Thursday, February 3, 2011

Evolution of My Fast Commuter/ Rain Bike

1991 Miyata 1400A aluminum bonded frame road bike, a rare bird

(Google analytics tells me that this post is my all-time most popular.  Hmmm.  So I've added some additional thoughts which will appear in red.  Flash 9/5/11)

You've probably noticed my Miyata coyly appearing in recent Oakland bike shop photos, and usually these have been gray or wet days. As my Number 2 ride, I've set this bike up for wet conditions, but also for long, faster commutes and or/errands. Its not a hit or miss thing, it's an evolution that has taken a few years to come to fruition. I'd like to share some insights with you.

I feel it is almost imperative for a serious cyclist to own a rain bike. Wet roads throw up huge amounts of grit and debris that cover your chain, make glass stick to your tires causing numerous flats, cause your brakes to create black grime on your wheels and rims, seize your headset bearings, throw dirty muddy water up your back and into your expensive shoes, and sometimes you find your frame tubes actually fill with water. Do you really want to sandpaper your nice expensive road bike with all this dirt--- the true enemy of all machinery?

A good rain bike should be a bike that is nice enough to want to ride, but also one you don't care all that much about getting dirty. If it's a crap bike to start with, then you won't want to ride it, rain or shine. The bike is a personal choice, some folks want upright steeds they can wear their street clothes on, others, like myself want to retain a road racing bike- like feel and performance. I have a Dutch bike ( see last Autumn's Flashblogs) and have ridden it over 20 mile rides and it is just not fun over more than 10 miles. It is stout, slow, with one very dignified upright position. It basically has one appropriate flat gear and even that is not right, it is a tooth or two too high, and the low gear is just too low. The high gear? Only useful on downhills. The slow ride, the ride position, the lack of proper cadence rules the Dutch bike out as a long commuter. Around town it is a nice bike indeed, but for distance work I choose a road bike as the handling, gearing and speed satisfy my needs.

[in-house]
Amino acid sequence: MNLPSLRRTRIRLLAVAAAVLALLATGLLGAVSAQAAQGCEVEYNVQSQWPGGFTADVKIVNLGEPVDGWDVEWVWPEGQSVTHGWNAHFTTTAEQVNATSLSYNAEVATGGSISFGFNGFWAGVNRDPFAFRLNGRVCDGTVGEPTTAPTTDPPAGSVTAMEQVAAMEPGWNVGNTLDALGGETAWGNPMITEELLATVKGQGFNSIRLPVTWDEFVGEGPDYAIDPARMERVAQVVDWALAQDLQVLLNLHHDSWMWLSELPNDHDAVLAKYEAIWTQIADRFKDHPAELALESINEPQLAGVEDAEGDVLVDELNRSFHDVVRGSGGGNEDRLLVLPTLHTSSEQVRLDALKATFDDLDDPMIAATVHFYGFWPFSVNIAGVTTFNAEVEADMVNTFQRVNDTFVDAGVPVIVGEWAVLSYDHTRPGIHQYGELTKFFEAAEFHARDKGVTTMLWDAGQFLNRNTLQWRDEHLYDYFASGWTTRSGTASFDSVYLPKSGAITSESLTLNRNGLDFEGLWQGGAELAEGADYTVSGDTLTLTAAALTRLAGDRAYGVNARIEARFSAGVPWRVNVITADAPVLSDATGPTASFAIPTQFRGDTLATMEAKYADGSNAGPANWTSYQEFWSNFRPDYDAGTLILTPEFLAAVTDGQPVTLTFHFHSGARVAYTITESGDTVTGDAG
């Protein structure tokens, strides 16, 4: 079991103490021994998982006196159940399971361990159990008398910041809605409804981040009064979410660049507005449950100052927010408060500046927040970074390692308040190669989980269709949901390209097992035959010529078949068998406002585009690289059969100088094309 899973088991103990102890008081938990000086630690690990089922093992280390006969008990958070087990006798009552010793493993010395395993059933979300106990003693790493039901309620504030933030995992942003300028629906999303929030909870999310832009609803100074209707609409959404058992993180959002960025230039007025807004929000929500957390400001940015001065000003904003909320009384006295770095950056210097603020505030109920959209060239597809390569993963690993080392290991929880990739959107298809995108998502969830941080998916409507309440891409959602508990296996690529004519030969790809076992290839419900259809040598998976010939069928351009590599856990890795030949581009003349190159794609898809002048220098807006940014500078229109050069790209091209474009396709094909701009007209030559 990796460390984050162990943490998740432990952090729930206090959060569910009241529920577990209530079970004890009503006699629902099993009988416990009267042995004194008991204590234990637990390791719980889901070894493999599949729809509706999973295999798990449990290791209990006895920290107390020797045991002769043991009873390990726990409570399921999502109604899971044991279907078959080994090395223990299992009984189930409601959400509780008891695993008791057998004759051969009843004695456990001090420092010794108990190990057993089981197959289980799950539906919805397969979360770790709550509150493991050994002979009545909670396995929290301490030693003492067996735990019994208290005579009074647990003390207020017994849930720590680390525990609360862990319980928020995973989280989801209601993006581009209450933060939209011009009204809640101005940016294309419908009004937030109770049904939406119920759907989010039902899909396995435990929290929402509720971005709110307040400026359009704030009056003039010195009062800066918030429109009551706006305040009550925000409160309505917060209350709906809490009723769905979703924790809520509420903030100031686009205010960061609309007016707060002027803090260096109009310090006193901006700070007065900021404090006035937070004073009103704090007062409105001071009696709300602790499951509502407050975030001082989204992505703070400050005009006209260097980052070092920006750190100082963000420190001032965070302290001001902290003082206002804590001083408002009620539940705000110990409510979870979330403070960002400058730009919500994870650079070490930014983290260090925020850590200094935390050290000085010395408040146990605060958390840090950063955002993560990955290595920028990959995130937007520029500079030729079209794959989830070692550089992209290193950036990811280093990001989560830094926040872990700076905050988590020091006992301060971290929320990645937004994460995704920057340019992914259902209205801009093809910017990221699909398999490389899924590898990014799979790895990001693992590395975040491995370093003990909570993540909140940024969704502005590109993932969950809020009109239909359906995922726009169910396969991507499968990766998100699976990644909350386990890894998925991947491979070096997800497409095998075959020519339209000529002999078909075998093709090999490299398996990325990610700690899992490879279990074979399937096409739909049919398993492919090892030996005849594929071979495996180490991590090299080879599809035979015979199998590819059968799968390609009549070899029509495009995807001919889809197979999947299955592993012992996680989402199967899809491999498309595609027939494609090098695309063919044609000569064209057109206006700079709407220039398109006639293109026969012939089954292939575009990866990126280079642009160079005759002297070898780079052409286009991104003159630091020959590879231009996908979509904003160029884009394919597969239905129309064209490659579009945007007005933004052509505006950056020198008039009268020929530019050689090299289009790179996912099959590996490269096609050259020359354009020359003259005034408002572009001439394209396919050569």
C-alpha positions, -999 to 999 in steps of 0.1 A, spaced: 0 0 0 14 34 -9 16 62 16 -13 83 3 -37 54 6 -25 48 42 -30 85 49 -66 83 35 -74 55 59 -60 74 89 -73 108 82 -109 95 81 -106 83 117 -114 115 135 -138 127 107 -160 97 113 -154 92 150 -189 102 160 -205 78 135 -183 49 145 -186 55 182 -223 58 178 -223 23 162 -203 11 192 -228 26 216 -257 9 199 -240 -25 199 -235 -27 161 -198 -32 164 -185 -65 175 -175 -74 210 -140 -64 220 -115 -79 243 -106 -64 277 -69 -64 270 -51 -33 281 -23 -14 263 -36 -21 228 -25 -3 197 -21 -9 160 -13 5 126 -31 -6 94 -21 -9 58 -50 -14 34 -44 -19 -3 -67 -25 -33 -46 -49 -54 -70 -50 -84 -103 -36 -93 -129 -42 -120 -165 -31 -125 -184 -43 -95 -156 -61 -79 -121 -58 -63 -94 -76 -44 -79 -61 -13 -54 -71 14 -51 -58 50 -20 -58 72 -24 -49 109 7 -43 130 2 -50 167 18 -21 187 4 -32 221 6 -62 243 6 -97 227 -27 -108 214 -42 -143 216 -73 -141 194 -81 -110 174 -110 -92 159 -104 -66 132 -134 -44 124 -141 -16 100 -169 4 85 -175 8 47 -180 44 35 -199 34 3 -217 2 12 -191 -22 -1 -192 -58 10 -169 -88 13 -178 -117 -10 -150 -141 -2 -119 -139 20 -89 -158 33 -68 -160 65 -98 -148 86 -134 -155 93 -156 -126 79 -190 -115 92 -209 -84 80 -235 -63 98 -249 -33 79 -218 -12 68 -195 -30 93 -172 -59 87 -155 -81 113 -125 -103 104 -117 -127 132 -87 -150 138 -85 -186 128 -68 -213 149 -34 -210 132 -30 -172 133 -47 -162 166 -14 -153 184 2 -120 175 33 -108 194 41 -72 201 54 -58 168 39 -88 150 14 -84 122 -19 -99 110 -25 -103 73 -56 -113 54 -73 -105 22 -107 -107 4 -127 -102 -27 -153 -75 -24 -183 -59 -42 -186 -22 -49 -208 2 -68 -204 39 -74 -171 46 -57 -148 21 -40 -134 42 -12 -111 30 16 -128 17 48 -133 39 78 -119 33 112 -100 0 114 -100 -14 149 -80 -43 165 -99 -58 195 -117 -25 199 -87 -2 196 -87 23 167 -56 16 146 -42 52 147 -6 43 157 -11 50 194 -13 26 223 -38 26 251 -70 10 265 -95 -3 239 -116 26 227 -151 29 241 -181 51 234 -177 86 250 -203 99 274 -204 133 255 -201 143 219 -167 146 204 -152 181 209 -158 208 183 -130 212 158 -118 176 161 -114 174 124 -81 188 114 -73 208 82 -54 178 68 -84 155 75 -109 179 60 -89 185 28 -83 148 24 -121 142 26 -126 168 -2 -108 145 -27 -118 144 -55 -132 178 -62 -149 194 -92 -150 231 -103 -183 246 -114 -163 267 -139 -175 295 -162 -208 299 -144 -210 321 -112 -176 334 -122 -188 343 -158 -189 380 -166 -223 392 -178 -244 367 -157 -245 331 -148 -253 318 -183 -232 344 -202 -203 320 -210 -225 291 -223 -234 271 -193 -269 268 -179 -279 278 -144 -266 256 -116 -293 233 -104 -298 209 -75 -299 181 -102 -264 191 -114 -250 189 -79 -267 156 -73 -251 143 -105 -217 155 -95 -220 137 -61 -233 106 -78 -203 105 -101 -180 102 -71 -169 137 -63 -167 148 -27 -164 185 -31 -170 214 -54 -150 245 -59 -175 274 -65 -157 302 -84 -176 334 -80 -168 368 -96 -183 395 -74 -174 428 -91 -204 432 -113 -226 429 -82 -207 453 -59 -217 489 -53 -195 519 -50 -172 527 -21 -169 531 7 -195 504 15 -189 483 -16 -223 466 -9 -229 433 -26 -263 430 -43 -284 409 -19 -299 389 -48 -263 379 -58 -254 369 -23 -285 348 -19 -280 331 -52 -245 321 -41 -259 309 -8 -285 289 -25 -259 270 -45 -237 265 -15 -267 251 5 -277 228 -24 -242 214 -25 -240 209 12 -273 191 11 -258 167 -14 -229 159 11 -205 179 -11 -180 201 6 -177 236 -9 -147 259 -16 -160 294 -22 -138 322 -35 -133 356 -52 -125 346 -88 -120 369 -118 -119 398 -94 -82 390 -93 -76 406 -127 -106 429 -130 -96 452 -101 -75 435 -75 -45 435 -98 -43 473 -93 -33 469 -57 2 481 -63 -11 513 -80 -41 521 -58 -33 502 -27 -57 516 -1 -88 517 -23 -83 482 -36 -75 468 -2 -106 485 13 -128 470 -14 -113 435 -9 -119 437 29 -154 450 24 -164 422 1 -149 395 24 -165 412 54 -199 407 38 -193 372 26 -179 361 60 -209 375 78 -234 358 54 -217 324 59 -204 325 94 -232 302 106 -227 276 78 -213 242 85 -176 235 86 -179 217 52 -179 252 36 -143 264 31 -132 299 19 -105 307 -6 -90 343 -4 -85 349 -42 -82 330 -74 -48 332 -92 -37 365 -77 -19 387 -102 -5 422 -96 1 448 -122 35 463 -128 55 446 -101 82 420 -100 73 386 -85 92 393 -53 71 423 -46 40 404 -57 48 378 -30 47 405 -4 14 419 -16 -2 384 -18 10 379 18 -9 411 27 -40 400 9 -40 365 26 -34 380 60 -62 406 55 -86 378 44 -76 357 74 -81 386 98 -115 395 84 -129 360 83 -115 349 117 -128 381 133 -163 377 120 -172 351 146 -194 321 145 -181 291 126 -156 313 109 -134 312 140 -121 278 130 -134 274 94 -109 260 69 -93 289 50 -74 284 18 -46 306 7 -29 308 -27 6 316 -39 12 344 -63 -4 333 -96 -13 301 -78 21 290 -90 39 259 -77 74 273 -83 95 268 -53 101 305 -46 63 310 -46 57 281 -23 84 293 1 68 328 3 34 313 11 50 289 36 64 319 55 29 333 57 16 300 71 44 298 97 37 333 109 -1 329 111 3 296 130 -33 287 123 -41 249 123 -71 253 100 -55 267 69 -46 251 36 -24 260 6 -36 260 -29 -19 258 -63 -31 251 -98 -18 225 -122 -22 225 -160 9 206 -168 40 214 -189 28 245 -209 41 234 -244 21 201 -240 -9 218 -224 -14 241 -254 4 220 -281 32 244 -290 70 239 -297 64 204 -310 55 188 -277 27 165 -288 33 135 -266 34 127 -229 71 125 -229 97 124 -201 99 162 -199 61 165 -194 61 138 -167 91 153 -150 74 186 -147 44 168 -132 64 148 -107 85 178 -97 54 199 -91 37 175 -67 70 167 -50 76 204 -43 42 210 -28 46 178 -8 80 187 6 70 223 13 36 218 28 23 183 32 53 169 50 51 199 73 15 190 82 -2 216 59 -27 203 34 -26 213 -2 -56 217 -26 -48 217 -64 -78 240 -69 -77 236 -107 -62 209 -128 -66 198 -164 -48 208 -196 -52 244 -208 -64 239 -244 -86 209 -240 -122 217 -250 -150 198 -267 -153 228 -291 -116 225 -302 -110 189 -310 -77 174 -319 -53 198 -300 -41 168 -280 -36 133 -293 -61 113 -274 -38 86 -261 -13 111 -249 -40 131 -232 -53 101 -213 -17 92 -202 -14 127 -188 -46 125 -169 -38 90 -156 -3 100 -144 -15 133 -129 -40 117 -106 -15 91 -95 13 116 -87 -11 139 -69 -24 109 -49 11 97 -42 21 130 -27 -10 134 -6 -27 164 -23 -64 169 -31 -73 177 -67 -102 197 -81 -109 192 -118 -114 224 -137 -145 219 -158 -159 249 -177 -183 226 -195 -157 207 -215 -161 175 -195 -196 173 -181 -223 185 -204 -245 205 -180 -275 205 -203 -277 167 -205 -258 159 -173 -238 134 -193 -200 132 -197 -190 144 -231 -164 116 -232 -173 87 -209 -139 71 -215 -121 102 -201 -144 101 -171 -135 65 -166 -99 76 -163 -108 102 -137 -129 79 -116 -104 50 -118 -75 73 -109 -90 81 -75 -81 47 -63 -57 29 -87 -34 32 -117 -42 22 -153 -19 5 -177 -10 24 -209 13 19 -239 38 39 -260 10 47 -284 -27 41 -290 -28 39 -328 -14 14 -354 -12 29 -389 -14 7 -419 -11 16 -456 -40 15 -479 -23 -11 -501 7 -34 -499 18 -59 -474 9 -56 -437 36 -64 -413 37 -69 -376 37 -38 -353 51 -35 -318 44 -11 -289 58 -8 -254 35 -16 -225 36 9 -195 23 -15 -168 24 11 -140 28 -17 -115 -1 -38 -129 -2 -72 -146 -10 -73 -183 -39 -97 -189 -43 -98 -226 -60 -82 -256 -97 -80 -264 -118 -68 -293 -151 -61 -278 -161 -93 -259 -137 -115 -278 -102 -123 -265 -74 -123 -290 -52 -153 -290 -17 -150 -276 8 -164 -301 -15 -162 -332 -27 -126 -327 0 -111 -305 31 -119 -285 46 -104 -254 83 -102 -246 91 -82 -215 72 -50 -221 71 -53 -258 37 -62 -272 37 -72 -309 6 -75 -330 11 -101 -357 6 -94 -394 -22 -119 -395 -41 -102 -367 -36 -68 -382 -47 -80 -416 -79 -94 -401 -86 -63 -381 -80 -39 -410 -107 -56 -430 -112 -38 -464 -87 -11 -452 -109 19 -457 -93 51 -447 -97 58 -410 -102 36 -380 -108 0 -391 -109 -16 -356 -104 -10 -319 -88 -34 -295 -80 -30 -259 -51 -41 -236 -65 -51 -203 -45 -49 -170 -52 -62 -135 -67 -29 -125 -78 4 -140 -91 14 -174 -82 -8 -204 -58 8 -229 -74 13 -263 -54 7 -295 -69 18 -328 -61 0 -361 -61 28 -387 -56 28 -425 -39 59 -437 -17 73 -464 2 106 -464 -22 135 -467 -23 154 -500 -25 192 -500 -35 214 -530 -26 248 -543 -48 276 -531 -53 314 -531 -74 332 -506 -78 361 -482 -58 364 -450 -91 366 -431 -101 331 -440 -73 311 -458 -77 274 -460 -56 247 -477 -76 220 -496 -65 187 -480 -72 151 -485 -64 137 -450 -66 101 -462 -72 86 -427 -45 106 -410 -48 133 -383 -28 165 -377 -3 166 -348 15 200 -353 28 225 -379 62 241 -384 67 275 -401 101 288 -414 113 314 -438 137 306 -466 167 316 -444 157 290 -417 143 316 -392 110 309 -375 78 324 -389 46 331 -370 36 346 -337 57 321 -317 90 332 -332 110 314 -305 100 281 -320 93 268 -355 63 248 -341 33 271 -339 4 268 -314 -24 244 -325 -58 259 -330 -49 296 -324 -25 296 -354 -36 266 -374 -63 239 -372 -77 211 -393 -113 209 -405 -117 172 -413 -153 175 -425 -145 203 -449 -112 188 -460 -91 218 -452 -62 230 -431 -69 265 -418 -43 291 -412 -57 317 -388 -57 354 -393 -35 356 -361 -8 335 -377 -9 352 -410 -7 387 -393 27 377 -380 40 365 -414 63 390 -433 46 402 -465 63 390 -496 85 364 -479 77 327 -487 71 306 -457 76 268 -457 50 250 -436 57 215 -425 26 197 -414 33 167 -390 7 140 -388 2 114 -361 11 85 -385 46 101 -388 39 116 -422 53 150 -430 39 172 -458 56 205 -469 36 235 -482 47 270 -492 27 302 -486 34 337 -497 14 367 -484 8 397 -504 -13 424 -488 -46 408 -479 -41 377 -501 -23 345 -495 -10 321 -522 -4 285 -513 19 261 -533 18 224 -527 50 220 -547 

This Miyata has the nice feature of being aluminum, so I don't have to worry about frame rust, but even if you get a steel ride, it would take many years for the frame to rust out so don't worry about it too much. Just make sure you like the way the bike fits and rides.

First thing to do is to get some fenders. Fenders are simple devices that do one thing: keep gritty, grimy water off of you and your drivetrain. The difference in the rain is a godsend. Your butt and back stay clean, your chain stays clean, your shoes stay clean, your riding buddy behind you stays clean. Your wheels get the brunt of it and they get really dirty. Notice that I took my black Planet Bike fenders and painted them yellow. I personally like the purple and yellow color mix, but more importantly, I did it for safety, so on a rainy day the bike will be seen by motorists. I also put white reflective tape on the fenders, even on the rear. Why white? Because it is much brighter than red---I want them to see me.  I remove the fenders after the rainy season for aesthetics, I like the racing bike look without them.  It takes me all of 15 minutes to remount them in the autumn, so its not a big deal at all.

Second, get some kevlar tires. You can pay a lot for these, such as Specialized Armadillos at $50 per, or you can go cheap like I did and pay $10 for Performance City K tires. They have two minuses and one plus. They are a bitch to put on, and they are harsh rollers. The good thing is they never flat. Ok, in several thousand miles, one time I had a wire penetrate and make a slow leak. These things are bombproof and that is just what you want in the rain, because you don't want to be fixing a flat on the side of the road in the rain, you just don't.  I'd like to again emphasis that the ride is rougher with these tires.  Partly due to my old design frame which lacks vertical compliancy, but more due to the stiff rubber.  I don't even notice it on the flats, but on faster downhills the harshness is amplified.

Third, get some lights, front and rear. In rain conditions lights will make you more obvious, and at night they are mandatory. Lights these days are small and bright, put them into flashing mode for more obviousness. Is that a word----obviousness?  The more lights the better.